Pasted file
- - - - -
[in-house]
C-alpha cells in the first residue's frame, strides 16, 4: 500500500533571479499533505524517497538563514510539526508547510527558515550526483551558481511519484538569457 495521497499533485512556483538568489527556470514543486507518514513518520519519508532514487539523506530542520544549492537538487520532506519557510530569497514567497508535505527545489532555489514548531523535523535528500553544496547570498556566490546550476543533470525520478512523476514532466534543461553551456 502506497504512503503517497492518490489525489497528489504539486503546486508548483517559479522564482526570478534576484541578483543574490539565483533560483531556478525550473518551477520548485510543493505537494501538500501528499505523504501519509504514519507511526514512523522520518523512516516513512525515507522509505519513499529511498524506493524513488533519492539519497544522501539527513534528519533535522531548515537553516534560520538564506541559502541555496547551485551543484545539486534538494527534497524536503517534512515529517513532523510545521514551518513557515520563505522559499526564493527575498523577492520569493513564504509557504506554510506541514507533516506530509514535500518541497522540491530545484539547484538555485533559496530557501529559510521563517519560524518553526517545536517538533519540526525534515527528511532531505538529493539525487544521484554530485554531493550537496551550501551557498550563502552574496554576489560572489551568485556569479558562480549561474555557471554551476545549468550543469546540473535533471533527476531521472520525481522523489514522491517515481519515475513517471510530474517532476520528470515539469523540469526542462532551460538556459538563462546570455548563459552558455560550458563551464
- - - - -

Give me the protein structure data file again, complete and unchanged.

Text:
[in-house]
C-alpha cells in the first residue's frame, strides 16, 4: 500500500533571479499533505524517497538563514510539526508547510527558515550526483551558481511519484538569457 495521497499533485512556483538568489527556470514543486507518514513518520519519508532514487539523506530542520544549492537538487520532506519557510530569497514567497508535505527545489532555489514548531523535523535528500553544496547570498556566490546550476543533470525520478512523476514532466534543461553551456 502506497504512503503517497492518490489525489497528489504539486503546486508548483517559479522564482526570478534576484541578483543574490539565483533560483531556478525550473518551477520548485510543493505537494501538500501528499505523504501519509504514519507511526514512523522520518523512516516513512525515507522509505519513499529511498524506493524513488533519492539519497544522501539527513534528519533535522531548515537553516534560520538564506541559502541555496547551485551543484545539486534538494527534497524536503517534512515529517513532523510545521514551518513557515520563505522559499526564493527575498523577492520569493513564504509557504506554510506541514507533516506530509514535500518541497522540491530545484539547484538555485533559496530557501529559510521563517519560524518553526517545536517538533519540526525534515527528511532531505538529493539525487544521484554530485554531493550537496551550501551557498550563502552574496554576489560572489551568485556569479558562480549561474555557471554551476545549468550543469546540473535533471533527476531521472520525481522523489514522491517515481519515475513517471510530474517532476520528470515539469523540469526542462532551460538556459538563462546570455548563459552558455560550458563551464